“But I understand that they have allowed some (leagues) to go on. Parang useless ’yong JAO. Sumusunod kami sa kanila (IATF) kaya lang parang hindi rin nasusunod (The JAO seems to be useless). We are following them (the IATF) but they are not being followed,” the GAB chairman said without naming the leagues during the press briefing.

The draft letter, however, was explicit of the leagues involved: the Maharlika Pilipinas Basketball League owned by Sen. Manny Pacquiao and the newly formed Filbasket spearheaded by former Ateneo varsity star Jai Reyes and ex-Sta. Lucia Realty team manager Buddy Encarnado.

Filbasket announced on its Facebook page that it would proceed with the league’s opening on October 28 at the Subic Bay Gymnasium inside the Subic Bay Metropolitan Authority Freeport Zone in Olongapo City, Zambales.

Both MPBL and Filbasket claim to be “amateur” leagues, although the participants — coaches, players and other league personnel — are paid for their services, which under the joint circular issued by the GAB and the Philippine Sports Commission classifies them as pros.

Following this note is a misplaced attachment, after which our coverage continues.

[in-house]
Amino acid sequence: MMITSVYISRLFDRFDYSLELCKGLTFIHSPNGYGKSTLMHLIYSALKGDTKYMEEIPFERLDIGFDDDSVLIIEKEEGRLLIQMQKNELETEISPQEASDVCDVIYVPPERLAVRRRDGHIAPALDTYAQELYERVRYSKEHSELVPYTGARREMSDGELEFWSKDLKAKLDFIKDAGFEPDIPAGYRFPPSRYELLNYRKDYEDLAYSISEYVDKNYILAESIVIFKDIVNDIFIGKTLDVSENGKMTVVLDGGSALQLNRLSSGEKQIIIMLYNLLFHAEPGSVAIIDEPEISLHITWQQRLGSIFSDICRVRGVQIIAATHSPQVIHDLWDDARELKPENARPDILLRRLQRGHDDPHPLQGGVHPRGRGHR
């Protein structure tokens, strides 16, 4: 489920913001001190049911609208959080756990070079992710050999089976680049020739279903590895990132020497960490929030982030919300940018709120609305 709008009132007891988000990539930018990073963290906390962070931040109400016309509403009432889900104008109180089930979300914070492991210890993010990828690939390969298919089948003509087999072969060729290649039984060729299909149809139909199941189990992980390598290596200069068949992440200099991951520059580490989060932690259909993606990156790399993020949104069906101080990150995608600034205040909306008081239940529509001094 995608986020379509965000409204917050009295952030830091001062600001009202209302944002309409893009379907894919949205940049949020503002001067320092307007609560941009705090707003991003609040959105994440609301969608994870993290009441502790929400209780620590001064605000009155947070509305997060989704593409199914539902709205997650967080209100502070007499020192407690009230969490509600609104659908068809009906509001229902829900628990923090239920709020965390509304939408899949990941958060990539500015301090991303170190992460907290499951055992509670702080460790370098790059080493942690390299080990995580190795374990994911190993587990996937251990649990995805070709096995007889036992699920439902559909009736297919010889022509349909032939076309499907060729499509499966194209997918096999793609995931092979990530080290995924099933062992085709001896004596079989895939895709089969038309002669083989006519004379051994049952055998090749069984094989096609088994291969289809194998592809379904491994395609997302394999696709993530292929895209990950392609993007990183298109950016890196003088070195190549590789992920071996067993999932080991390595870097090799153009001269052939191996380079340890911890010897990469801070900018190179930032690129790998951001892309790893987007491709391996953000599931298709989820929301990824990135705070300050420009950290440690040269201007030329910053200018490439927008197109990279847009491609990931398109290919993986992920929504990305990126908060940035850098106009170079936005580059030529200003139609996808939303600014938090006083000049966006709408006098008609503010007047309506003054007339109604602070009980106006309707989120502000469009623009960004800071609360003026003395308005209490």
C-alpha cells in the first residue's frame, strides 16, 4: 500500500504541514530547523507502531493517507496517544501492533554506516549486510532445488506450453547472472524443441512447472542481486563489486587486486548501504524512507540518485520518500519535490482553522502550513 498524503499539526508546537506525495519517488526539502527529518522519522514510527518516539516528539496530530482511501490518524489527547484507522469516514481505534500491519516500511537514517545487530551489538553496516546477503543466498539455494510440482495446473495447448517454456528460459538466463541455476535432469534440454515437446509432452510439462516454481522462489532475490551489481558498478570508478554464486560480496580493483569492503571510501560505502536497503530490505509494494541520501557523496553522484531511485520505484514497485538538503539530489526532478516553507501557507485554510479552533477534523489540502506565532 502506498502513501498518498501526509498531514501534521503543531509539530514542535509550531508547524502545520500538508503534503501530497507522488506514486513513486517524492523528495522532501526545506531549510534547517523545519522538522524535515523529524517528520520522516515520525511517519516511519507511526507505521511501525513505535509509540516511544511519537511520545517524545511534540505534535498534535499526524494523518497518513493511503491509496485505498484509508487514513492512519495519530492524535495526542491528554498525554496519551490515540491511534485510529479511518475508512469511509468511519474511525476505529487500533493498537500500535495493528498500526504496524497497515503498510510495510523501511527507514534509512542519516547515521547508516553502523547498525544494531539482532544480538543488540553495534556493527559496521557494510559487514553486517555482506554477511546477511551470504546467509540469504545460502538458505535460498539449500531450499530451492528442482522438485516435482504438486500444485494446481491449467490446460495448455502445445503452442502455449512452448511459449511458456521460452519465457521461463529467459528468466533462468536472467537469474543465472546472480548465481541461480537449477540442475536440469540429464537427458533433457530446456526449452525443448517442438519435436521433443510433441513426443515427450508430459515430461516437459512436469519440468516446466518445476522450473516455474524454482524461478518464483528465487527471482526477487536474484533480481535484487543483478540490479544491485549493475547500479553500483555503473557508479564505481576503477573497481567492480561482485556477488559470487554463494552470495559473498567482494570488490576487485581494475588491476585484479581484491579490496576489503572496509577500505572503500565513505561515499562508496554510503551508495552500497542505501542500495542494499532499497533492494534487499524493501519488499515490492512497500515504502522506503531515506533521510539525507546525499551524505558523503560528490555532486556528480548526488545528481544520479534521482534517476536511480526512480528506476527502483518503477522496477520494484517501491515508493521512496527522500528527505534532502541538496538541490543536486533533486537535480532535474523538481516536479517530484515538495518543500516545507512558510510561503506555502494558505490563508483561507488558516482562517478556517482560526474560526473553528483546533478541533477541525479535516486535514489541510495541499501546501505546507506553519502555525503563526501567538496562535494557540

“It seems that that the JAO is not feasible and not working anymore in view of the fact that 2 basketball leagues, the Maharlika Pilipinas Basketball League (MPBL) and Filbasket, were also approved by the honorable body (IATF) despite their commercial and business intent,” the draft letter said.

“Clearly from the GAB and PSC Joint Resolution, MPBL and Filbasket, are neither amateur leagues nor are they aimed solely for the development of the national training pool. Hence, they are professional leagues and shall be under the regulation and supervision of GAB. 

“They shall embrace GAB’s authority and comply with guidelines of the Joint Administrative Order (JAO) of PSC, GAB and DOH,” it added, citing Presidential Decree No. 871.